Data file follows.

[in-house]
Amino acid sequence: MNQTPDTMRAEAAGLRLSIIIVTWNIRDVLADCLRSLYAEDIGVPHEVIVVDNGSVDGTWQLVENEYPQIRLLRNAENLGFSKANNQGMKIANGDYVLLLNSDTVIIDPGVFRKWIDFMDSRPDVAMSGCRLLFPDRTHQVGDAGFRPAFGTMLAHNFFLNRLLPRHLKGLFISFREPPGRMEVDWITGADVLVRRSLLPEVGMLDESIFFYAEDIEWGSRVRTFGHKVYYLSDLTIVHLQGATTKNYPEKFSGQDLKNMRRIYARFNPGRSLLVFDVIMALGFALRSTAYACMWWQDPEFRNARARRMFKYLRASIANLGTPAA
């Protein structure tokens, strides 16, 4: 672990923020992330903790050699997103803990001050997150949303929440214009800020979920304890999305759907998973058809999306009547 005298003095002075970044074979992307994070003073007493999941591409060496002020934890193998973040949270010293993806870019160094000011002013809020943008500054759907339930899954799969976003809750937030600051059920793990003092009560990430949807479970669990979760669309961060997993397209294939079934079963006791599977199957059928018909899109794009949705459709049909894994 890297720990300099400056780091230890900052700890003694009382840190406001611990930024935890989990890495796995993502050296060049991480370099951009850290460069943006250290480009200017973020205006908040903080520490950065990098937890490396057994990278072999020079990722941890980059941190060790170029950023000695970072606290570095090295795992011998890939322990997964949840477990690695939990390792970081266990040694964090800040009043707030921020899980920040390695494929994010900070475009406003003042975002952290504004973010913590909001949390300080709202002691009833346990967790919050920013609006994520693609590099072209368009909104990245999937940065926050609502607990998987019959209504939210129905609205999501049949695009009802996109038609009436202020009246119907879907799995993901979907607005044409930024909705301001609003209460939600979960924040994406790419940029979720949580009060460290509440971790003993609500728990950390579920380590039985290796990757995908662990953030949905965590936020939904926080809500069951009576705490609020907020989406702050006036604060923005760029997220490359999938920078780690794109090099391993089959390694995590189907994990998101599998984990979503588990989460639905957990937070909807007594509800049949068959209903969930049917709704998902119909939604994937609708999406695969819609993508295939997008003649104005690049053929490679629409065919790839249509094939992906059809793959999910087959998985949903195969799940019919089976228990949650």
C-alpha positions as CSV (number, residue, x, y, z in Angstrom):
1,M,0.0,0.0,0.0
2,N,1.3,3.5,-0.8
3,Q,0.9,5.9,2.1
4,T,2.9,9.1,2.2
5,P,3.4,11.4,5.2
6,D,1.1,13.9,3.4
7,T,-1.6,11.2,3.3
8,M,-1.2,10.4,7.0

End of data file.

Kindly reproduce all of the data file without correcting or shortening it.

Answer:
[in-house]
Amino acid sequence: MNQTPDTMRAEAAGLRLSIIIVTWNIRDVLADCLRSLYAEDIGVPHEVIVVDNGSVDGTWQLVENEYPQIRLLRNAENLGFSKANNQGMKIANGDYVLLLNSDTVIIDPGVFRKWIDFMDSRPDVAMSGCRLLFPDRTHQVGDAGFRPAFGTMLAHNFFLNRLLPRHLKGLFISFREPPGRMEVDWITGADVLVRRSLLPEVGMLDESIFFYAEDIEWGSRVRTFGHKVYYLSDLTIVHLQGATTKNYPEKFSGQDLKNMRRIYARFNPGRSLLVFDVIMALGFALRSTAYACMWWQDPEFRNARARRMFKYLRASIANLGTPAA
């Protein structure tokens, strides 16, 4: 672990923020992330903790050699997103803990001050997150949303929440214009800020979920304890999305759907998973058809999306009547 005298003095002075970044074979992307994070003073007493999941591409060496002020934890193998973040949270010293993806870019160094000011002013809020943008500054759907339930899954799969976003809750937030600051059920793990003092009560990430949807479970669990979760669309961060997993397209294939079934079963006791599977199957059928018909899109794009949705459709049909894994 890297720990300099400056780091230890900052700890003694009382840190406001611990930024935890989990890495796995993502050296060049991480370099951009850290460069943006250290480009200017973020205006908040903080520490950065990098937890490396057994990278072999020079990722941890980059941190060790170029950023000695970072606290570095090295795992011998890939322990997964949840477990690695939990390792970081266990040694964090800040009043707030921020899980920040390695494929994010900070475009406003003042975002952290504004973010913590909001949390300080709202002691009833346990967790919050920013609006994520693609590099072209368009909104990245999937940065926050609502607990998987019959209504939210129905609205999501049949695009009802996109038609009436202020009246119907879907799995993901979907607005044409930024909705301001609003209460939600979960924040994406790419940029979720949580009060460290509440971790003993609500728990950390579920380590039985290796990757995908662990953030949905965590936020939904926080809500069951009576705490609020907020989406702050006036604060923005760029997220490359999938920078780690794109090099391993089959390694995590189907994990998101599998984990979503588990989460639905957990937070909807007594509800049949068959209903969930049917709704998902119909939604994937609708999406695969819609993508295939997008003649104005690049053929490679629409065919790839249509094939992906059809793959999910087959998985949903195969799940019919089976228990949650």
C-alpha positions as CSV (number, residue, x, y, z in Angstrom):
1,M,0.0,0.0,0.0
2,N,1.3,3.5,-0.8
3,Q,0.9,5.9,2.1
4,T,2.9,9.1,2.2
5,P,3.4,11.4,5.2
6,D,1.1,13.9,3.4
7,T,-1.6,11.2,3.3
8,M,-1.2,10.4,7.0